Greensboro’s Need of Biking Trails


Features_4.25.18_Jamal Sykes_Biking Trails_PC- Flickr Davor Zupičić

PC: Davor Zupičić/flickr


Jamal Sykes
Staff Writer

On April 11, Winston-Salem officially opened its Long Branch Trail after two years of construction. The official opening was celebrated by city officials and local business who gave speeches promoting physical health, all of whom hope that the trail will promote more physical activity among citizens, actively encouraging those who attended the event to use it for walking, running and biking.

The trail will allow Winston-Salem residents and visitors to travel from the city’s downtown areas to Salem Lake in a route that is about 20 miles long round-trip. The new greenway, which spans 1.7 miles in length, has several entry points which start at Martin Luther King Jr. Drive and pass through the Wake Forest Innovation Quarter and onward to the beginning of the Salem Creek Parkway.

While examining a map of Long Branch Trail, I wondered what other trails were in the city of creativity and innovation. I noticed that, while Winston-Salem has a multitude of trails, many of them interconnect with one another and essentially allow access to all parts of the city, and I wondered: why doesn’t Greensboro have a similar network of trails?

While the city of Greensboro bolsters one of central North Carolina’s largest greenways, the Bicentennial Greenway, it doesn’t connect the city. It sits in the northeastern corner of the city and connects to High Point, which is an amazing feat but does little to help increase safe mobility for pedestrians and cyclists throughout Greensboro.

The safety of cyclists is a cause that many of the information booths advocated for at the Long Branch Trail grand opening. The general safety of cyclist on busy roads in and around downtown areas has been a major concern, and Piedmont is a hotbed for accidents involving pedestrians and cyclists.

In fact, a published report from the NCDOT shows that from 2011 to 2015, Piedmont is the region that has had the most reported bicycle and pedestrian accident reports by a staggering margin, with the trend continuing upward. What’s more alarming is that 74 percent of all reported bicycle collisions and 55.1 percent of pedestrian collisions occur in broad daylight, as opposed to other times of day and conditions of road lighting.

Unfortunately, these numbers are bound to go up as our city increases in size and population and more streets are remodeled to include sidewalks and bike lanes. The introduction of rent-to-ride bike services such as Lime Bike also increases the number of cyclists on the road, who will share the road with motorists as the weather gets warmer.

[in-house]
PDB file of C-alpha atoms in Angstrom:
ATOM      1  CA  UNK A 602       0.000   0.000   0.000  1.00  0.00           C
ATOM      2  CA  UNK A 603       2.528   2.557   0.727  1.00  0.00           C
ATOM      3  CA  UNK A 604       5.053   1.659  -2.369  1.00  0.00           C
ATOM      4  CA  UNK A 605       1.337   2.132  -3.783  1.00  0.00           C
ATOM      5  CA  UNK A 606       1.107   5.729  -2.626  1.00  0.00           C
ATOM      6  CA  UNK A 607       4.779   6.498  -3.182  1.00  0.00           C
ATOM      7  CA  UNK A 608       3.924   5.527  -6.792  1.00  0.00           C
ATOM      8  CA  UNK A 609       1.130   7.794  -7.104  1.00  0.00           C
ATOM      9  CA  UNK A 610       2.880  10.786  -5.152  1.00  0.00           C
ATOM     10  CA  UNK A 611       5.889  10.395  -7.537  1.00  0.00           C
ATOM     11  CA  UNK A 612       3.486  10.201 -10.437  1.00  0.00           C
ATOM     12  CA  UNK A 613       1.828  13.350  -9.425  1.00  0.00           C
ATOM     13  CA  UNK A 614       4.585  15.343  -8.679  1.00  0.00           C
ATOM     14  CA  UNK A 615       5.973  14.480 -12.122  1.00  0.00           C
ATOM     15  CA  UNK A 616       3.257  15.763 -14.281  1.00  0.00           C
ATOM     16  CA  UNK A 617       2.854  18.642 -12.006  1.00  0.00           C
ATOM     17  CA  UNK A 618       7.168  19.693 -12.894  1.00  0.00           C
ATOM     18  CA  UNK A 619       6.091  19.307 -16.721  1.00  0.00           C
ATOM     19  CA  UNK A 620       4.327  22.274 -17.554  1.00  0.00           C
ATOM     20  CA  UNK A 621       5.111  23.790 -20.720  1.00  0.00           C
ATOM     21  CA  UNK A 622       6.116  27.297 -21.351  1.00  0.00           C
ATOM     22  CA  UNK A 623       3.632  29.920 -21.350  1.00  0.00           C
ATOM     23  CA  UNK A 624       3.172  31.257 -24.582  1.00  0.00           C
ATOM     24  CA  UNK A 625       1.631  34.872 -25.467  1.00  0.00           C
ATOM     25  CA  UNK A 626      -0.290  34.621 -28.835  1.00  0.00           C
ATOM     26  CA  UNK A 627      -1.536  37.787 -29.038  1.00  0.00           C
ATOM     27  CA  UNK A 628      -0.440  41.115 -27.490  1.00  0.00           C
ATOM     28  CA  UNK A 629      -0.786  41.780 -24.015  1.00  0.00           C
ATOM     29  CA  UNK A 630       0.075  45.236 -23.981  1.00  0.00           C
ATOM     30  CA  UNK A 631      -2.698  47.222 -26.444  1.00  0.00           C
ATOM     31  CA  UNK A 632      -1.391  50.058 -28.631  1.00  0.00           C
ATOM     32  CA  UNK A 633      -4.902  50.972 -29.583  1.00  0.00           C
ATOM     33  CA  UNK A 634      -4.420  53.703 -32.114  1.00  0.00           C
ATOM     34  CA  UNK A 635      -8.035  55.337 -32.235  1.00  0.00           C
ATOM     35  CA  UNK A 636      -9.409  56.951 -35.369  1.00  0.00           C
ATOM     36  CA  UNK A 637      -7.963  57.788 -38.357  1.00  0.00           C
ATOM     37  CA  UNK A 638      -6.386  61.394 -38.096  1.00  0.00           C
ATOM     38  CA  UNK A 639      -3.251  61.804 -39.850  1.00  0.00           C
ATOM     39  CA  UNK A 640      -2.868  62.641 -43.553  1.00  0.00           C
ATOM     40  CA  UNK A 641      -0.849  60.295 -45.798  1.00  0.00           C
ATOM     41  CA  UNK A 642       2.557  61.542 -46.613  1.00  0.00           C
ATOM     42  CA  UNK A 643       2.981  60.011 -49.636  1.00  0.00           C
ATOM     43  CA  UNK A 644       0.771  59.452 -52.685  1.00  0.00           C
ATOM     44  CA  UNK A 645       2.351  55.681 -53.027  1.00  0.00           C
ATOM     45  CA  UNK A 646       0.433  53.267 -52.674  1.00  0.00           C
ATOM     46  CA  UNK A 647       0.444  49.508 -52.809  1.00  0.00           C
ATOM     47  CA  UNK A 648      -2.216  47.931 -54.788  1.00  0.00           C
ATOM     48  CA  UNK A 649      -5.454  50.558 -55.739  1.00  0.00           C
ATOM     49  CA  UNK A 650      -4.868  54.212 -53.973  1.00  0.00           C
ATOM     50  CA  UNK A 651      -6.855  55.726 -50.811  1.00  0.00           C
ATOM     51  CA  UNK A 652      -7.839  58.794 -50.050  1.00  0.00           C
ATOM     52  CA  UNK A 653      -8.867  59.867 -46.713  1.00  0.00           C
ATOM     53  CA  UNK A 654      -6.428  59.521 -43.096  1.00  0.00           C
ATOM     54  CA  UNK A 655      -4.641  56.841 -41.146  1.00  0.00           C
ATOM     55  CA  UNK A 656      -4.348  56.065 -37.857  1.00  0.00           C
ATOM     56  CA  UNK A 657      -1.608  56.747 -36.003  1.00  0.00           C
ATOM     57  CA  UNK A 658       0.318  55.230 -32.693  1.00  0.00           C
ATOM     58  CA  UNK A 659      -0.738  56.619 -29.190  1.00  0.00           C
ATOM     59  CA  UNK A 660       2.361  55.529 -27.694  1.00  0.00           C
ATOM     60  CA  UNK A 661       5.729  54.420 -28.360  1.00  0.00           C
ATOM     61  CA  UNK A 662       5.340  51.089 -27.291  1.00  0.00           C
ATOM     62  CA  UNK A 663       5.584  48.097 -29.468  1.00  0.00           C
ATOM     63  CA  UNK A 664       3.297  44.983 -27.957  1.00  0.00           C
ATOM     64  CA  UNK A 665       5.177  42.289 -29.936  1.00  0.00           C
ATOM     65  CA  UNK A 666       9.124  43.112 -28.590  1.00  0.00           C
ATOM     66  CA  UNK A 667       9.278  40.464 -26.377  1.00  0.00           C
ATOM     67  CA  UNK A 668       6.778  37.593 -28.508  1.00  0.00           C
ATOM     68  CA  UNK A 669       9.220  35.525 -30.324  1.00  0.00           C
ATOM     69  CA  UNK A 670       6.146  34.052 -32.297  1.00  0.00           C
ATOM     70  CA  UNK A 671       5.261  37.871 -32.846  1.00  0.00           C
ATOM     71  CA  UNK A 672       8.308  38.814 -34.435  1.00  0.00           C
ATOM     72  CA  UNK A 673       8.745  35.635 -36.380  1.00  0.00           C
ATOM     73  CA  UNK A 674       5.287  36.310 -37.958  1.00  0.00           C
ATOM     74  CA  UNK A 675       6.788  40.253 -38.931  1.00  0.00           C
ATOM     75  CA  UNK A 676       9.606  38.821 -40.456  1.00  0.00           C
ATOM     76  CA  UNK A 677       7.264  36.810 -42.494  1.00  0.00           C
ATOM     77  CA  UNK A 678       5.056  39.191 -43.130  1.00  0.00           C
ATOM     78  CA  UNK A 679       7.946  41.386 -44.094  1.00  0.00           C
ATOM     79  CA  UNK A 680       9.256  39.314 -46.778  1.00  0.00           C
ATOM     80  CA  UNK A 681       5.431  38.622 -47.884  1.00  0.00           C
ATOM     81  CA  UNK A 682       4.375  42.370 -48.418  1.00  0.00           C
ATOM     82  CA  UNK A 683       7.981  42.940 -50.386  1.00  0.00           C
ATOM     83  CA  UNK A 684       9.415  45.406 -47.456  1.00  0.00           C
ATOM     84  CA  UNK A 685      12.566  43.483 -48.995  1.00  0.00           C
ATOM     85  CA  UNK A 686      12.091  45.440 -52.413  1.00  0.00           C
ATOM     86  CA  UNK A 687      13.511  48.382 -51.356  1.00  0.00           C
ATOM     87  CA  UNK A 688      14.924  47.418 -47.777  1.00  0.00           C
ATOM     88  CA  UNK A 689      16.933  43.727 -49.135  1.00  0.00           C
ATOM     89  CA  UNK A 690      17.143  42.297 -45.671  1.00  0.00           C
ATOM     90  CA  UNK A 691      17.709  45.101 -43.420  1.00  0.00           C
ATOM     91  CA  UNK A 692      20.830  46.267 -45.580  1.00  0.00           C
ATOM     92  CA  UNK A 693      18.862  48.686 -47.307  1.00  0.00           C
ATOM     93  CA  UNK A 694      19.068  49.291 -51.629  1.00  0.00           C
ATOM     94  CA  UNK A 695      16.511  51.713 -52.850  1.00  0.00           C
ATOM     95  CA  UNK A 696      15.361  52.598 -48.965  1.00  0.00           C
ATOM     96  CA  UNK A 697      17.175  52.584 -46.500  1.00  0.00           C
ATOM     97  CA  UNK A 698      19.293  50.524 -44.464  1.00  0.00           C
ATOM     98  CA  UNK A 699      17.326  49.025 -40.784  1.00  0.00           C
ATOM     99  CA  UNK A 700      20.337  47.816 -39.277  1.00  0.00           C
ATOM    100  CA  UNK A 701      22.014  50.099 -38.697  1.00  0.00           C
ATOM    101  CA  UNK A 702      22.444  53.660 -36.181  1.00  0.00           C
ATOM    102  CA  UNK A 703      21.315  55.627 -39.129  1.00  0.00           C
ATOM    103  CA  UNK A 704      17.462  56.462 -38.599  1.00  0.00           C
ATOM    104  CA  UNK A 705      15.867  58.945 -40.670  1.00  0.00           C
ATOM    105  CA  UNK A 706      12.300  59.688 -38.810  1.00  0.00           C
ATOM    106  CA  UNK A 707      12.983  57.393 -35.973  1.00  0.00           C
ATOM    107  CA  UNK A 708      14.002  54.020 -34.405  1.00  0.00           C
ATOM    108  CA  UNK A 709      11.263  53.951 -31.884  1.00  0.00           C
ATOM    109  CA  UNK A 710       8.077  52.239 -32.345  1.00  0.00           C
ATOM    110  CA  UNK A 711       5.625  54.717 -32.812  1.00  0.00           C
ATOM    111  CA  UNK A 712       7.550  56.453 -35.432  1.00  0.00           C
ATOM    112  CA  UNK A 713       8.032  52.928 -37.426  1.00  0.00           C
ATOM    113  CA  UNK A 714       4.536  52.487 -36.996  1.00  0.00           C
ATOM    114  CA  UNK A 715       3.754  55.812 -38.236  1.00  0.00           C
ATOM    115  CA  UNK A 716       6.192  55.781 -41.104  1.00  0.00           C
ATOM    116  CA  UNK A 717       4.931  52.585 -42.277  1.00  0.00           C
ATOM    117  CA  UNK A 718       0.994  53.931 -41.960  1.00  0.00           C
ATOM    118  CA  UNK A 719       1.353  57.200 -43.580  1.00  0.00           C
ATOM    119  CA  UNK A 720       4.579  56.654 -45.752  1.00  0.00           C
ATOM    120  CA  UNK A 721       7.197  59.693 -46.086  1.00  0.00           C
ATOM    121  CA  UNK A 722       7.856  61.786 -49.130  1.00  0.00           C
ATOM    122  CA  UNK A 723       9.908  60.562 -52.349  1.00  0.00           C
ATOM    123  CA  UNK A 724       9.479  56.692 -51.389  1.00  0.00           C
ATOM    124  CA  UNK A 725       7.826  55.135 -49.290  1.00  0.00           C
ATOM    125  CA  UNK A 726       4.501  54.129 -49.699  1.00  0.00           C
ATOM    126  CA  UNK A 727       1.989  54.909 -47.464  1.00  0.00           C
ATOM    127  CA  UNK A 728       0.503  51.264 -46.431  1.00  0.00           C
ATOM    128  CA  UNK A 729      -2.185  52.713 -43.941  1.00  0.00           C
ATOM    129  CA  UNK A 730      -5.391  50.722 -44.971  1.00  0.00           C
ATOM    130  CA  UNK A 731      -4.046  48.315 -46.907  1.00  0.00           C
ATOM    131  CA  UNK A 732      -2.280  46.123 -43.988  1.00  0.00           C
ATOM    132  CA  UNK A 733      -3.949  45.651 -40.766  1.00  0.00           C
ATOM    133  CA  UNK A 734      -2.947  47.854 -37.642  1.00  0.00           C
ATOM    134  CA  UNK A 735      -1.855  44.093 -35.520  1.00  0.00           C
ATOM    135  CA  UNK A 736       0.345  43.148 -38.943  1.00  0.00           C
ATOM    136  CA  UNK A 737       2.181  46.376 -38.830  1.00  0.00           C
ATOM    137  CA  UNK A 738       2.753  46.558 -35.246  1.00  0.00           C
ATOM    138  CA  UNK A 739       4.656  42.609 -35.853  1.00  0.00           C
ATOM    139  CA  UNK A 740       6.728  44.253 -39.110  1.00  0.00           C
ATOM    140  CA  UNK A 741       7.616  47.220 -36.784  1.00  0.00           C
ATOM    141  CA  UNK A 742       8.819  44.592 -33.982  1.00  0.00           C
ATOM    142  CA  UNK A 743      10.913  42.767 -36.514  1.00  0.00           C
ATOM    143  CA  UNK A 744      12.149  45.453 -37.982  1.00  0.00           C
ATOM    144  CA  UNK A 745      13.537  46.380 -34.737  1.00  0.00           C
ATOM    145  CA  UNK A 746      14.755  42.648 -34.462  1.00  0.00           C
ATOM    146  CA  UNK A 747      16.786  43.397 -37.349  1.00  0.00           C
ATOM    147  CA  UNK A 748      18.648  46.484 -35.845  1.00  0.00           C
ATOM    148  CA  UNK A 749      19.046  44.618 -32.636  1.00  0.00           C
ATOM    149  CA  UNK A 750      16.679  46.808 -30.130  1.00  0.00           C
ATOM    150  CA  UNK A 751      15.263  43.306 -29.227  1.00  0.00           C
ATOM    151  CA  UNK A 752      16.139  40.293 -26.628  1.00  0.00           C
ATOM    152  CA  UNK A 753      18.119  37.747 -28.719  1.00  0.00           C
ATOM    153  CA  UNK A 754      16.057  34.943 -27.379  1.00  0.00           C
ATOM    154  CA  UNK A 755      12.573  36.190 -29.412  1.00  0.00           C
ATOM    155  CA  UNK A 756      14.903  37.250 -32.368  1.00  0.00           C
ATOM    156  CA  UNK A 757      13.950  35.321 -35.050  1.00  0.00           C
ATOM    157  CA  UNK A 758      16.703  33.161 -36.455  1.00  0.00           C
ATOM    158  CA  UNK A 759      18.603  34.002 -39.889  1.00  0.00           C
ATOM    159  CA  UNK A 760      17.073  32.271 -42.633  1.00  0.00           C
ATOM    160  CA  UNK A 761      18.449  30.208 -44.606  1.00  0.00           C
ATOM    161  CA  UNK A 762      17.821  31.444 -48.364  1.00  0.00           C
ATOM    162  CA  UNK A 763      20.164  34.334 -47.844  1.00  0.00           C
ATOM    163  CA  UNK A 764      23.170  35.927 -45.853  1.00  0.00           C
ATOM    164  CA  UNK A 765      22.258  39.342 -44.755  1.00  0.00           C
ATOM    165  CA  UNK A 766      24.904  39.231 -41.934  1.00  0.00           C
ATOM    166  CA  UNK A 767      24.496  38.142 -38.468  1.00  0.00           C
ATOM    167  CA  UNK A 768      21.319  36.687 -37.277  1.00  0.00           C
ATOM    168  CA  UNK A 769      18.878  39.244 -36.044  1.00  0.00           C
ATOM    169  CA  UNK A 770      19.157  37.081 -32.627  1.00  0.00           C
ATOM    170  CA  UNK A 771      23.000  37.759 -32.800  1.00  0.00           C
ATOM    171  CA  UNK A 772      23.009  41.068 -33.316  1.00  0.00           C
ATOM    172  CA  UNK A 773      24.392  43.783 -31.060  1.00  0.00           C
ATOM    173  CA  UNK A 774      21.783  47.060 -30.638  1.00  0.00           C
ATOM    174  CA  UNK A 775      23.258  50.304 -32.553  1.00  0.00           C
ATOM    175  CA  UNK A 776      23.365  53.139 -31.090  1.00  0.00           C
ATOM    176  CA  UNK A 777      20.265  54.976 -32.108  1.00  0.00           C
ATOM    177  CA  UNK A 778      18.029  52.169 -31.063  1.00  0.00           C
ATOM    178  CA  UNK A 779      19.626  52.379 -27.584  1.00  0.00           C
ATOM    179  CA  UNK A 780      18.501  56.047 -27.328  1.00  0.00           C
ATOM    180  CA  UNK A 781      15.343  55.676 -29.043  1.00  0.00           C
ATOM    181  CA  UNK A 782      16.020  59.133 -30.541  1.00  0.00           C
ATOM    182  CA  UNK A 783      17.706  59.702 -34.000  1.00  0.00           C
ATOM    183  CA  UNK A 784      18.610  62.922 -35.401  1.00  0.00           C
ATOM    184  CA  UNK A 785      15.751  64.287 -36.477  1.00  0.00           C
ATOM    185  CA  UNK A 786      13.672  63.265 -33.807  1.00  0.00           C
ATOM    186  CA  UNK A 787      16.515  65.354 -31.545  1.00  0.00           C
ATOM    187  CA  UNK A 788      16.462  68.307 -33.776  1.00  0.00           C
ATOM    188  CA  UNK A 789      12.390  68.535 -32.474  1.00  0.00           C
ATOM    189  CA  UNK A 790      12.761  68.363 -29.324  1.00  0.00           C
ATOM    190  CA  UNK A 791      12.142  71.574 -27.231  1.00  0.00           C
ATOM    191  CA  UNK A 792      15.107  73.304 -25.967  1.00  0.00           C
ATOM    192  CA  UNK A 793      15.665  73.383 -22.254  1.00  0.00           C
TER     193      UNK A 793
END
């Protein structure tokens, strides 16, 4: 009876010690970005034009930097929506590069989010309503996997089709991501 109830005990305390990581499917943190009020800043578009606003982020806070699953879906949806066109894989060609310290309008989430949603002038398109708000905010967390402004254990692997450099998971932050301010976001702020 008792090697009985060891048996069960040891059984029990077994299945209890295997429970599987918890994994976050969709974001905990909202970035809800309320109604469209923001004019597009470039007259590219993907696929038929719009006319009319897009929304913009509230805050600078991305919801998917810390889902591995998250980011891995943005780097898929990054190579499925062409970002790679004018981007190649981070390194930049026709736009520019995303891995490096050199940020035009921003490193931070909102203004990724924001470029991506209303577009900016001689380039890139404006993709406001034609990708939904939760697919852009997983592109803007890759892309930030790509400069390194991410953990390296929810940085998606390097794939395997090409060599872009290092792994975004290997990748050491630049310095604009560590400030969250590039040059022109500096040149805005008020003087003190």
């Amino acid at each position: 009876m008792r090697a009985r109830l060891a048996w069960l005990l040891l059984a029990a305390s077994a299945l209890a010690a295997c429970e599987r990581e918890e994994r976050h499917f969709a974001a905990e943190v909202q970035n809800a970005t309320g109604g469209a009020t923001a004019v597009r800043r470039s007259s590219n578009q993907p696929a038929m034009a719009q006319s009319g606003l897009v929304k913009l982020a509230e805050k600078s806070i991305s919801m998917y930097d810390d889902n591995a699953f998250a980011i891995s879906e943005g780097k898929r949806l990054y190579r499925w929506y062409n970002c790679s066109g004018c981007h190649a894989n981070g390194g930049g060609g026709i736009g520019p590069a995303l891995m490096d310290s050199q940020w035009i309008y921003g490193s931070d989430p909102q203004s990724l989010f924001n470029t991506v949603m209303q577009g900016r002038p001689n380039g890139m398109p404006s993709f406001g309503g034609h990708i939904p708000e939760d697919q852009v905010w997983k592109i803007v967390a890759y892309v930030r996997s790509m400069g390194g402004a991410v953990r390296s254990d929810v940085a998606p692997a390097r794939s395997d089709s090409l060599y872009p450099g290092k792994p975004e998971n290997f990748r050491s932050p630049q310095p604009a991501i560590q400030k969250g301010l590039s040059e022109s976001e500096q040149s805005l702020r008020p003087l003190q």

Much of these collisions are due to inattention from all parties involved. I’ve personally witnessed people illegally using the bike lanes on Spring Garden Street as a third lane for passing, turning and even double parking. I’ve seen a cyclist get hit by a motorist who was not only texting while driving but was too immersed in their music to pay attention to their surroundings. I’ve also witnessed both cyclists and pedestrians not adhering to traffic signals, often running through busy intersections or not using the crosswalk properly.

This is why I believe an intricately connected trail or greenway corridor would be a wonderful investment for the city of Greensboro to promote health and safety. Many of Winston-Salem’s trails make its major parks, universities, downtown areas and shopping centers accessible by foot or bike.

This allows for all citizens of the city to access what the town has to offer and to do so in a safe manner. I noticed that many of the trails in Greensboro are located in or around affluent neighborhoods in the town, which is also where a majority of safety initiatives for pedestrians and cyclists take place.

This effectively leaves people who live outside of these areas no safe means of commuting around their neighborhood or the ability to access other parts of the city. Many of those living outside of the trails, also live within Greensboro’s food deserts. We could not only promote safe traveling and prevent injuries and fatalities, but we could also promote healthier lifestyles by getting people to be more active, and allowing impoverished communities to escape food deserts by foot.

While we cannot dictate people’s actions on the road, it is very important that we remember we are not just responsible for ourselves, but those who share the road with us. We can also do our best to help our fellow Greensboro residents, to the best of our ability. If you would like to advocate for the construction of a network of trails or a corridor through the city, you can attend city council meetings and contact city officials, as well as the Greensboro Department of Transportation.

For more information about city meetings and how to contact city officials, as well as the Greensboro Department of Transportation, visit their website at

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